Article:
I crave deep oblivious sleep
Shakespeare called it ‘the balm of hurt minds’: sleep is indeed a healing balm, and crucial to good mental health.
Like many who suffer from depression, insomnia was the way the illness started for me. When anxious, I have trouble getting to sleep, trouble with waking in the night, and trouble waking up too early. I crave the deep, oblivious sleep that helps keep my Black Dog at bay. When we don’t get enough sleep, the emotional centre of the brain becomes more active. This is particularly unfortunate if you suffer from anxiety and depression. Manageable fears become terrifying obsessions.
The reassuring news is that learning to sleep is a skill like any other. But it’s a skill you can probably only acquire as you start to get better. When I was in the grip of acute depression, there was nothing for it but to take sleeping pills. My psychiatrist helped me understand that not sleeping very much is not the problem. The danger is worrying about it. That is what can stop you from sleeping and make you ill. Our bodies are cleverer than our minds. When we are truly tired, we will fall asleep. Sleeping is a natural action. You don’t have to do anything to get to sleep. It is not humanly possible to stay awake forever. But the one topic that mustn’t be on one’s list of worries is sleep itself. It is the ultimate paradox: to achieve sleep, you have to abandon the imperative to achieve it.
Step one, then, is to stop being anxious about sleep itself. I had to start believing that in due course I would get the sleep I needed, though it might not always be conveniently at night, and I needed to arrange my life as far as I could to make this possible. Meanwhile, if I am awake at night, I need to make it feel normal as opposed to frightening. I now try to enjoy lying awake in the dark with my feelings, even going a step further and contemplating that I am awake for a reason and it is safe to be so. I practise breathing techniques: every outbreath should contain a negative thought, every inbreath a positive one. I try to meet my own needs for reassurance and calm, to have a conversation with the scared person who is sweating at four o’clock in the morning. I imagine that I am soothing a frightened child.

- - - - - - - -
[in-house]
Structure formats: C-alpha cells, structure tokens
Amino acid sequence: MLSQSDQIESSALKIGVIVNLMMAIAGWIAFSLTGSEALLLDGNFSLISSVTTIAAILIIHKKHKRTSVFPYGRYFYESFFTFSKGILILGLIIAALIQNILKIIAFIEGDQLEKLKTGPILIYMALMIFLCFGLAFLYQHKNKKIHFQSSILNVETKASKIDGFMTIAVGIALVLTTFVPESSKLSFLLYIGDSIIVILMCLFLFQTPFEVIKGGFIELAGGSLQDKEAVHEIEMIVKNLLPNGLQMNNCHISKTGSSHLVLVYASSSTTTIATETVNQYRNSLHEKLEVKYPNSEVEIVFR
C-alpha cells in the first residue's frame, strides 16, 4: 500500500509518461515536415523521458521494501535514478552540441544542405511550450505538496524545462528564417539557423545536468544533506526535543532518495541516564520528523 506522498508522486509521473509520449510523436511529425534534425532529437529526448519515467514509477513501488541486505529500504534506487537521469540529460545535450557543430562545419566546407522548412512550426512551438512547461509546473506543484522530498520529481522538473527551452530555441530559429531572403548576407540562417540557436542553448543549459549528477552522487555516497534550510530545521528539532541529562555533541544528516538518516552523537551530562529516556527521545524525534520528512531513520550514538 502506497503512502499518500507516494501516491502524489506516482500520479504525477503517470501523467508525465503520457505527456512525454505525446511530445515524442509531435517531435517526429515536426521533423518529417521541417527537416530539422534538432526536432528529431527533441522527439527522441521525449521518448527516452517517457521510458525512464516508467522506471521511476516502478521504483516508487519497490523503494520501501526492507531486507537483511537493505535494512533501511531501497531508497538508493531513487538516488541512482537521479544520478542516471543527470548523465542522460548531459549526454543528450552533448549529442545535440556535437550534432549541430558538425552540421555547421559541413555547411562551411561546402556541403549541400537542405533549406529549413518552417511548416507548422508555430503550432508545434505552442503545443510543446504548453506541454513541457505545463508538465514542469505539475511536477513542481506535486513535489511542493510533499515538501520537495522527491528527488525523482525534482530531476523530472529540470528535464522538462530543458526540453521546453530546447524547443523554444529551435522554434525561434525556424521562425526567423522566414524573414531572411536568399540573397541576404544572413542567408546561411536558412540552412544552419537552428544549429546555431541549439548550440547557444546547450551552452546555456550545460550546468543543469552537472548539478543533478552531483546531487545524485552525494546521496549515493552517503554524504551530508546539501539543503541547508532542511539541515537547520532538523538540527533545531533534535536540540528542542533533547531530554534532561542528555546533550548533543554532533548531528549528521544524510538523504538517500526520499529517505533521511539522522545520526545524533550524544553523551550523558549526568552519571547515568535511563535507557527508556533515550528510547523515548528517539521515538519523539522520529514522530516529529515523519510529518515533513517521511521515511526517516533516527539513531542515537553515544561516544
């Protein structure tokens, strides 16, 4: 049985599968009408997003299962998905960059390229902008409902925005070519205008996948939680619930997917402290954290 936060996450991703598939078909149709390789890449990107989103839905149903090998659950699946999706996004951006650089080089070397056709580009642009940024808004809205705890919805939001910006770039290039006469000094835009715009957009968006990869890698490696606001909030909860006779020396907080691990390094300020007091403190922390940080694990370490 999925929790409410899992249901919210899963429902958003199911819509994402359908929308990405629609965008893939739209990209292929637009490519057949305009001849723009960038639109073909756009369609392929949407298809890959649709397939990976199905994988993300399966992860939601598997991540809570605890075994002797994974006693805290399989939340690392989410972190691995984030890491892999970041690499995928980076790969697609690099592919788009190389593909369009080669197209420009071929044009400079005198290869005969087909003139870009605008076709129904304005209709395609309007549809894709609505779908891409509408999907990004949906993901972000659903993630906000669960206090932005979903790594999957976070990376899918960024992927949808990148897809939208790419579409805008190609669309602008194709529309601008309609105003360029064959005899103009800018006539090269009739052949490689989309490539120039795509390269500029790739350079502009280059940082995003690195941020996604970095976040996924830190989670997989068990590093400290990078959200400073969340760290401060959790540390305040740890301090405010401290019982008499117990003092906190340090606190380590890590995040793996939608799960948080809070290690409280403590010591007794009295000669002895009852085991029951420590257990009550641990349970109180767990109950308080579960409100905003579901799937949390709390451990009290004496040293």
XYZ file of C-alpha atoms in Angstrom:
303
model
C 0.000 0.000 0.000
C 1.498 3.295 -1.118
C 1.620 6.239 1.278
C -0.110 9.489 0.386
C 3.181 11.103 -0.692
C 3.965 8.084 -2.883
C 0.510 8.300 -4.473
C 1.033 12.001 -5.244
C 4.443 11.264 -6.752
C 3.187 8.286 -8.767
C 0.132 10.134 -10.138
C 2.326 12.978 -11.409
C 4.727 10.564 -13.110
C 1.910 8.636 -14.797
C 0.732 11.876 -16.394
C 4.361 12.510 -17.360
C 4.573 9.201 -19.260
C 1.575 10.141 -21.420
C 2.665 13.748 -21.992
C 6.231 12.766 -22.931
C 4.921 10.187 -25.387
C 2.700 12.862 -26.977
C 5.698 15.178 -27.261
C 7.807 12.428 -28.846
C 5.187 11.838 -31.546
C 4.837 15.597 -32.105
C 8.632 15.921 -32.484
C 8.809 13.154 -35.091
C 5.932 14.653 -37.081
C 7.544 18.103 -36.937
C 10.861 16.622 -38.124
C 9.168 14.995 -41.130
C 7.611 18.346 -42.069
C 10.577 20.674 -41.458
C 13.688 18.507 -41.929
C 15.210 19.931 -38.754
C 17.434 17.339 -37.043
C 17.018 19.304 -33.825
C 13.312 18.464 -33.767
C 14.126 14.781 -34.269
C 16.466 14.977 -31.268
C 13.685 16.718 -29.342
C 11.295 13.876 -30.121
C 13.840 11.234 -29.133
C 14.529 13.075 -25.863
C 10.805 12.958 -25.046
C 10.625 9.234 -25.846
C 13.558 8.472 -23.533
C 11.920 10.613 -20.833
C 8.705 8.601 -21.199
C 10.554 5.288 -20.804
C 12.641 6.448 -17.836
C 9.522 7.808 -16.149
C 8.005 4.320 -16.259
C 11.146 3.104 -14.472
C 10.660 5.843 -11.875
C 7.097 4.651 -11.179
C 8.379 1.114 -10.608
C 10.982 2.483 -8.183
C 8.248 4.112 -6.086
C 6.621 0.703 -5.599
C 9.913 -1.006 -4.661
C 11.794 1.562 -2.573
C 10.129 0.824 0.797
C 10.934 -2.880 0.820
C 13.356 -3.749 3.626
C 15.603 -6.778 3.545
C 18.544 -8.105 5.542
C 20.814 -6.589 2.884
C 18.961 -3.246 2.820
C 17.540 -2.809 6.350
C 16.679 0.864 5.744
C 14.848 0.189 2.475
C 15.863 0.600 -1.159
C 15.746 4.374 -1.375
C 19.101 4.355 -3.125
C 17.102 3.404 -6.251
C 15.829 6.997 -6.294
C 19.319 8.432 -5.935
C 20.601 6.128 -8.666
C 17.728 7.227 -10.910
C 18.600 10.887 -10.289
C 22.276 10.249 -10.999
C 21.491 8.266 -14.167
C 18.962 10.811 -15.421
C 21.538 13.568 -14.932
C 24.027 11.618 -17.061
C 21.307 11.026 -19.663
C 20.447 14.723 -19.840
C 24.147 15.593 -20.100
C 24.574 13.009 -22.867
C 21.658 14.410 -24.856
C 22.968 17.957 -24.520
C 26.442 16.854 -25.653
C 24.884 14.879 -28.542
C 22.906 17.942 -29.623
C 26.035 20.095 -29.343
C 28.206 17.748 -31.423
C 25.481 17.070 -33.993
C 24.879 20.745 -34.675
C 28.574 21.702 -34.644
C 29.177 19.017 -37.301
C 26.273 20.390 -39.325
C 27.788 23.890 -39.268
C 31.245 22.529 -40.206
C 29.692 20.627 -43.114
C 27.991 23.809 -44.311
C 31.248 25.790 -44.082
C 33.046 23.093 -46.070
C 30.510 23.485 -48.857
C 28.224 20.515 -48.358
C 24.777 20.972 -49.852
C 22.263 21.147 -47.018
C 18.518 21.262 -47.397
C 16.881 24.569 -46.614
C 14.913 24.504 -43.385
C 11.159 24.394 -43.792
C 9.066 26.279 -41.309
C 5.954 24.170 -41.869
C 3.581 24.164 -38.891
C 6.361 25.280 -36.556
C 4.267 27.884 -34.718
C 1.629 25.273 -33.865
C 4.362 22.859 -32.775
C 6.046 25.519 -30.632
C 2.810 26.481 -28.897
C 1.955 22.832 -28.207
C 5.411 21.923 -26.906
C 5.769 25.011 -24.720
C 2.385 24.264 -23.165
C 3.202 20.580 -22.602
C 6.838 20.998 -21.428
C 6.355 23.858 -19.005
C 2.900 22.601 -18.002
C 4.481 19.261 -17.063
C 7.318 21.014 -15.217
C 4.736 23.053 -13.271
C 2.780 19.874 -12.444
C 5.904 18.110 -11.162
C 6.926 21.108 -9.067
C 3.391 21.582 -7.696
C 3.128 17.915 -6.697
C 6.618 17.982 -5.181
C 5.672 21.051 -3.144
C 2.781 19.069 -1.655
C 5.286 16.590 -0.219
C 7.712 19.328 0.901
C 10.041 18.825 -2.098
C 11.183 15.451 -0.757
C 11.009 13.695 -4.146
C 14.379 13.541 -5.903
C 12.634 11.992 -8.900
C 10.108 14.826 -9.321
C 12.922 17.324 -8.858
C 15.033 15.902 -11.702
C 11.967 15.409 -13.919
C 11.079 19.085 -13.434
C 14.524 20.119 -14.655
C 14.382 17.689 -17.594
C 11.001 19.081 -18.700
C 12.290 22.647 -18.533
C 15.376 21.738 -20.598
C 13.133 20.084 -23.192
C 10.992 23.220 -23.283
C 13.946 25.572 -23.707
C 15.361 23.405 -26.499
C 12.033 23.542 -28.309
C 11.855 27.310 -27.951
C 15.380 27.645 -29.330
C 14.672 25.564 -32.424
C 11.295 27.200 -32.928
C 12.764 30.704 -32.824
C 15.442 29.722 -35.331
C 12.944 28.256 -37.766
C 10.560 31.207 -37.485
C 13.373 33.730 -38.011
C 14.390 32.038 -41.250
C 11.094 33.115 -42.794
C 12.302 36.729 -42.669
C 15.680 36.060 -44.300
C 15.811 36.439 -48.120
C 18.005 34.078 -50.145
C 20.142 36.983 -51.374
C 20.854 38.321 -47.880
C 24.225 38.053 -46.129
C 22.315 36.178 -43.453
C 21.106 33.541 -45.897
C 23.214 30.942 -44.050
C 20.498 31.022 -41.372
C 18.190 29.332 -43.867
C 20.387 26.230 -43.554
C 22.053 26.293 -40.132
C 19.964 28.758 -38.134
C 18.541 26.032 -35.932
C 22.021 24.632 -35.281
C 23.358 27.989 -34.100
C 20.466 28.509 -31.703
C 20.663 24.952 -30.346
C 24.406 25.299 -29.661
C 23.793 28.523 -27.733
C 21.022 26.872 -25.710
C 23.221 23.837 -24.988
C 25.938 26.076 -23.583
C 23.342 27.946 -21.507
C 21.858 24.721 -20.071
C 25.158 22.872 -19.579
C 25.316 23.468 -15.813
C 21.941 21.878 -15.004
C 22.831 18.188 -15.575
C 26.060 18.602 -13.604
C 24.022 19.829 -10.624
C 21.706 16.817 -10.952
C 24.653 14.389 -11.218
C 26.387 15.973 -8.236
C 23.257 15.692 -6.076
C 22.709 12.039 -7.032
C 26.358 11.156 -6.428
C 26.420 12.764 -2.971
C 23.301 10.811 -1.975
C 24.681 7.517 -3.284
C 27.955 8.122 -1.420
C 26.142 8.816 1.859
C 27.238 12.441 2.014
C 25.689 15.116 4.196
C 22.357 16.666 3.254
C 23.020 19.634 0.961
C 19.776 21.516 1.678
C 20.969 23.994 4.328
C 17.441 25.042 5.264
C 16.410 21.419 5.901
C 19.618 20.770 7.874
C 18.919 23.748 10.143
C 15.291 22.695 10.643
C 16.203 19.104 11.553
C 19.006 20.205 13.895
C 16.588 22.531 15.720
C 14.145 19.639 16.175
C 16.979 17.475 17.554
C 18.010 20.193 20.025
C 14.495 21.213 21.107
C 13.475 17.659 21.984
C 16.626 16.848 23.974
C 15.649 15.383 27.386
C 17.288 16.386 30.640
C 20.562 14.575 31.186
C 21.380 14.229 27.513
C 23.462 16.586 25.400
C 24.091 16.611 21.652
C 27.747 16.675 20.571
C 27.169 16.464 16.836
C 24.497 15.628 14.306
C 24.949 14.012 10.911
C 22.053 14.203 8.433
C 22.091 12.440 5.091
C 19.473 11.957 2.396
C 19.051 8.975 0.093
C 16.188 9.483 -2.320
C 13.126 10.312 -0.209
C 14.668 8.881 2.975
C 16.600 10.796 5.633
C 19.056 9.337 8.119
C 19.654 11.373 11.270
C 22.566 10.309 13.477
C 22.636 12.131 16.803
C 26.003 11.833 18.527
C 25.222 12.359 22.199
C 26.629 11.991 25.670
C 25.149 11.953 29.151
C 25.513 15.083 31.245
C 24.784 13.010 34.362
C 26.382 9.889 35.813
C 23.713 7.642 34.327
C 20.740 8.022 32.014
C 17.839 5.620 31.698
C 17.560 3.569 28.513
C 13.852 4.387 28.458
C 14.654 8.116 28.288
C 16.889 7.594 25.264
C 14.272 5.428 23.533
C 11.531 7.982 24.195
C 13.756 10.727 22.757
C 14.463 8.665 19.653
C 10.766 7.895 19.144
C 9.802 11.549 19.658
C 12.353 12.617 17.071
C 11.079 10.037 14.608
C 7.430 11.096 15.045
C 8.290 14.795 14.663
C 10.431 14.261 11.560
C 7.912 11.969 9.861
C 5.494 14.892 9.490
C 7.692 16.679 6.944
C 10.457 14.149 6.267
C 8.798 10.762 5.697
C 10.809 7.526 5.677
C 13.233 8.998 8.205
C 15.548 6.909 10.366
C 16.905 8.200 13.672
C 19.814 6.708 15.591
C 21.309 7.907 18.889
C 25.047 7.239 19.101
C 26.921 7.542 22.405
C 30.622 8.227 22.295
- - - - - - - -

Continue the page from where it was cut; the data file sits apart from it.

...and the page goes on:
So my dual approach to tempering my fears is partly to accept them, and partly to change the story running in my head. I also believe in taking more practical steps and practise what doctors now call good ‘sleep hygiene’. All the clichéd approaches help: a completely dark room (I put up blinds); a milky drink (dairy products are rich in tryptophan, an amino acid that also acts as a hypnotic); doing nothing too stimulating before bed (a wind-down routine); and going to bed at roughly the same time every night. It wasn’t as though I didn’t know about such approaches. The difference is that now I rigorously put them into action. Here’s hoping your hurt mind receives the balm of a good night.
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